Ford rethinks cull of its lowest performers

Motor giant Ford has dropped the practice of ‘managing out’ the lowest
performing 10 per cent of staff because of the negative reaction from
employees.

The company used the 10/80/10 approach to performance management championed
by organisations such as US energy company GE, but found it did not fit with
the Ford culture.

"Boy, did it get a bad reaction," John Walker, vice-president of
HR for Ford Europe, told delegates at the Winning the Global Talent War
Conference. "It turned a lot of staff against the company just by the
manner in which it was done."

Ford even had to face legal action in the form of ‘class action’ lawsuits
taken in the US as a result of the policy. "We’ve moved away from that
now," Walker said. "If you put in a performance management approach,
make sure it fits the company culture."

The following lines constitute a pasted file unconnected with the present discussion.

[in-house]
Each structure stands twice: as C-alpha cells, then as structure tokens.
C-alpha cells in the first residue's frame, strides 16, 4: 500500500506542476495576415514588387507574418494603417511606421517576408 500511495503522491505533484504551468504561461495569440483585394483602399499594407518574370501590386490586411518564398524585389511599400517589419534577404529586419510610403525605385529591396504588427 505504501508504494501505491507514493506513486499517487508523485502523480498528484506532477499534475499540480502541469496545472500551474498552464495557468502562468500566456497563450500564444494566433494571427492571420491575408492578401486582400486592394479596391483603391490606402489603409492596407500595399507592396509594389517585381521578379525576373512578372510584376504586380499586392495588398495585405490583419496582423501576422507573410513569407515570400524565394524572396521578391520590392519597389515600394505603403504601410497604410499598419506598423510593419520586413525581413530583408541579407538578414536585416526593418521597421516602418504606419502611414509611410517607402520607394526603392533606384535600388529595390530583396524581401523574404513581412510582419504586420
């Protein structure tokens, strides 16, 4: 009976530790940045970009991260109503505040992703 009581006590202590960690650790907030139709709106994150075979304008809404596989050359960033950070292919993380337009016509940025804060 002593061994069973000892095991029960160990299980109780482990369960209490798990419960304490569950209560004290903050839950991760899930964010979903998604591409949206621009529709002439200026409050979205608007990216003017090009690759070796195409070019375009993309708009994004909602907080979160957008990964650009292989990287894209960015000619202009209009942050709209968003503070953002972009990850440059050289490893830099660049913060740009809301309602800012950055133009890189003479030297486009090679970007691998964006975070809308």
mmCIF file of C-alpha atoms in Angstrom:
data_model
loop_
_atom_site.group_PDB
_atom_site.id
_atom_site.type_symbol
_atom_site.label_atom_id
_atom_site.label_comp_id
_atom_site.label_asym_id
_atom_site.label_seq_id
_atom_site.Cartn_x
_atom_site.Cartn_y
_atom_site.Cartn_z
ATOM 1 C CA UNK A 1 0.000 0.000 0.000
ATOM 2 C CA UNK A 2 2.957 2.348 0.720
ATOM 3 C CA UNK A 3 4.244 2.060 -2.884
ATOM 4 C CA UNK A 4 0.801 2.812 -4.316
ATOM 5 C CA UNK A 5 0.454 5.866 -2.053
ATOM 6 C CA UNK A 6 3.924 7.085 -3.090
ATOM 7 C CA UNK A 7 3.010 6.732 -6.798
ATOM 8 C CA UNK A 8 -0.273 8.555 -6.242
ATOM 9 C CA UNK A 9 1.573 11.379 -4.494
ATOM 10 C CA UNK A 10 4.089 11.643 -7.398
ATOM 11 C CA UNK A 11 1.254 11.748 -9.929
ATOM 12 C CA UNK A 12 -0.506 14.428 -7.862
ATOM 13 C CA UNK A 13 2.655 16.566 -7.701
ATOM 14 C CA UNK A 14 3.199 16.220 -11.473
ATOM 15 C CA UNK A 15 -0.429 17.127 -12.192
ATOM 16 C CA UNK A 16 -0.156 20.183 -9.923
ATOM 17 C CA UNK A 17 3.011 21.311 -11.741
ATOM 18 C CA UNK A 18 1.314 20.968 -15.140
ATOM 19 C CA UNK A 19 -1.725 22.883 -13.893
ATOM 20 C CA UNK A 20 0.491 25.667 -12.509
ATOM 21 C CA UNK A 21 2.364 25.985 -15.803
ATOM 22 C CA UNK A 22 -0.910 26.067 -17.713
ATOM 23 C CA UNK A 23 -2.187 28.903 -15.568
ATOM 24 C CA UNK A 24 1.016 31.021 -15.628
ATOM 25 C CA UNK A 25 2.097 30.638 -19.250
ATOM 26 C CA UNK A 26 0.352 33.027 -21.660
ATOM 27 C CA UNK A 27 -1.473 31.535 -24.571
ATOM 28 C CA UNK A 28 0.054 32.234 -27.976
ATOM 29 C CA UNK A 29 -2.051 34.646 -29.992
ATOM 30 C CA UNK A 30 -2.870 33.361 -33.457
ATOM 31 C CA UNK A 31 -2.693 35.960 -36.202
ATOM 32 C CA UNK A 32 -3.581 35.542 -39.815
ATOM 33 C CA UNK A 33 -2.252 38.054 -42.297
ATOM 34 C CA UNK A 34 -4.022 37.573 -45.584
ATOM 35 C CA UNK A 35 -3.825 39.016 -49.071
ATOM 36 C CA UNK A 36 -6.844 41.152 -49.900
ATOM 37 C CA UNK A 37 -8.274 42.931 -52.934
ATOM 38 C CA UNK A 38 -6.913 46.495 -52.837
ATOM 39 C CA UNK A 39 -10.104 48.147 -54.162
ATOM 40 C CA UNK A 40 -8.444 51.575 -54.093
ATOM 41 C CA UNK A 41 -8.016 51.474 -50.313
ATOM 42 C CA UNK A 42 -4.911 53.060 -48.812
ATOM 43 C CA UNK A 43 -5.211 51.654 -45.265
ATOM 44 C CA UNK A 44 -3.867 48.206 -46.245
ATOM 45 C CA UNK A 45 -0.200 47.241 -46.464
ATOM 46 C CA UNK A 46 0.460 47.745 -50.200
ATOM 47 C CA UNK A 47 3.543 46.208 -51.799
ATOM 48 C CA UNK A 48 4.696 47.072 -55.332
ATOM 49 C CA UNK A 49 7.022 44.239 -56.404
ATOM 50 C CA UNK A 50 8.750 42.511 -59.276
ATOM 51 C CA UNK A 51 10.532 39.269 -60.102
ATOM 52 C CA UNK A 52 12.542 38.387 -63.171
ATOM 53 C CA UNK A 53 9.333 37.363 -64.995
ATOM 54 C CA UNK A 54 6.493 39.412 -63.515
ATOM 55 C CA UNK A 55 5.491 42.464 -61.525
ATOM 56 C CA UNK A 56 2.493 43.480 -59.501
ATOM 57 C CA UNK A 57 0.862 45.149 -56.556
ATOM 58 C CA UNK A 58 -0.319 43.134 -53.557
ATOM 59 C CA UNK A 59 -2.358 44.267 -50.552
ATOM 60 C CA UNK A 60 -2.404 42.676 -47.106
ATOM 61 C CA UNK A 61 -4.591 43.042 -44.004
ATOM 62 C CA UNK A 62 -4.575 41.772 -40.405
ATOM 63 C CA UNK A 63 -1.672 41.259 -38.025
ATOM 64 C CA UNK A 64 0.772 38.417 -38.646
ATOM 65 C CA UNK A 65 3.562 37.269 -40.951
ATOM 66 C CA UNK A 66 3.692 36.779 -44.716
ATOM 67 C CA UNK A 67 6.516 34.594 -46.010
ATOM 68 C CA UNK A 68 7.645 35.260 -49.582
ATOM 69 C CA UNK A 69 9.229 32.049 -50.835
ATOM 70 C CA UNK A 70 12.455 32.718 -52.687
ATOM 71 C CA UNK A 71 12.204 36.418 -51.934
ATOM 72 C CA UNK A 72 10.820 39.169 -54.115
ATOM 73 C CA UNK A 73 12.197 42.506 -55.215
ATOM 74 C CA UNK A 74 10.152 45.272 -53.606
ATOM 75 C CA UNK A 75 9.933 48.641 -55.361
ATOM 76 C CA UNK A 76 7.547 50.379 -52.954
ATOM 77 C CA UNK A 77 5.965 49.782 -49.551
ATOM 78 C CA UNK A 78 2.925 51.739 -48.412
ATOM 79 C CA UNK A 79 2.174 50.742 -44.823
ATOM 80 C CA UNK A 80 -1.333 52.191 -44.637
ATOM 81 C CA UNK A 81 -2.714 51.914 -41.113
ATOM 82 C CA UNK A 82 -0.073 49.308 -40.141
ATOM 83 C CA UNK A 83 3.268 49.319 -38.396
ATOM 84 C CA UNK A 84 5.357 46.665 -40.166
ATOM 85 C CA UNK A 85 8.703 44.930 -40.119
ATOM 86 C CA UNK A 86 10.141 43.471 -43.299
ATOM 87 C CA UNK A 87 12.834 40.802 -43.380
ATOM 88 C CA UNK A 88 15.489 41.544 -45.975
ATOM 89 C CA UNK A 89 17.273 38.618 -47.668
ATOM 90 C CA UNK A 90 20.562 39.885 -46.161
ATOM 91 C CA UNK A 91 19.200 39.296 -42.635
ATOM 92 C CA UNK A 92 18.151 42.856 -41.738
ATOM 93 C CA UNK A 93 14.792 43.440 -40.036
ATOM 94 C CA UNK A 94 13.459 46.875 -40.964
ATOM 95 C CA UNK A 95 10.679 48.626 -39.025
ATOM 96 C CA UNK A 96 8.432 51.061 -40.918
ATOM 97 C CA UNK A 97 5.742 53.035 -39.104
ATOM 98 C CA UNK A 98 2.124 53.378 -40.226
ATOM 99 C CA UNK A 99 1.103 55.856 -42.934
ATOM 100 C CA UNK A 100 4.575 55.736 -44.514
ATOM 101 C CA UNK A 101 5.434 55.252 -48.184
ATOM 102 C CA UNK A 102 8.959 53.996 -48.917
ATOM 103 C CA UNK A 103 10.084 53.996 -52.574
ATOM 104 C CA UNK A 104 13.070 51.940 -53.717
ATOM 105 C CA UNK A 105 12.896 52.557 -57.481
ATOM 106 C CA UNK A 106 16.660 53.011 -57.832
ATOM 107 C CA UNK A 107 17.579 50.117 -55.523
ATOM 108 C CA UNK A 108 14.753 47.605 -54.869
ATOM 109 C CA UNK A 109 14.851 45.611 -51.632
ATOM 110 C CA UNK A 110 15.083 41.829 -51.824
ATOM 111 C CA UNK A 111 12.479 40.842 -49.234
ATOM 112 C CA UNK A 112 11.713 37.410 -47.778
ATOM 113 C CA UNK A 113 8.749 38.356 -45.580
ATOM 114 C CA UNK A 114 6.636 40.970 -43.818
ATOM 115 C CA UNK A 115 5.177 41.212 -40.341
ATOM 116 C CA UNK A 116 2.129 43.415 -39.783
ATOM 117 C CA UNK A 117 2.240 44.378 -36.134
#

The company now uses a wide range of measures to evaluate performance and
boost employee engagement in the business.

Performance development committees assess the leadership potential of
employees, for example. These include line managers and an HR professional.

It uses business score cards and all staff are assessed against performance
metrics.

Walker said changing social values had led the company to drop its
authoritarian approach to leadership and to introduce new methods, such as
coaching.

All its HR professionals will have gone through coaching training by the end
of the year, delegates heard at the Pearn Kandola conference, held in
association with Personnel Today.

As part of its European transformation strategy, Ford has increased
productivity in its plants from 63 per cent two years ago, to 98 per cent now.

By Noel O’Reilly

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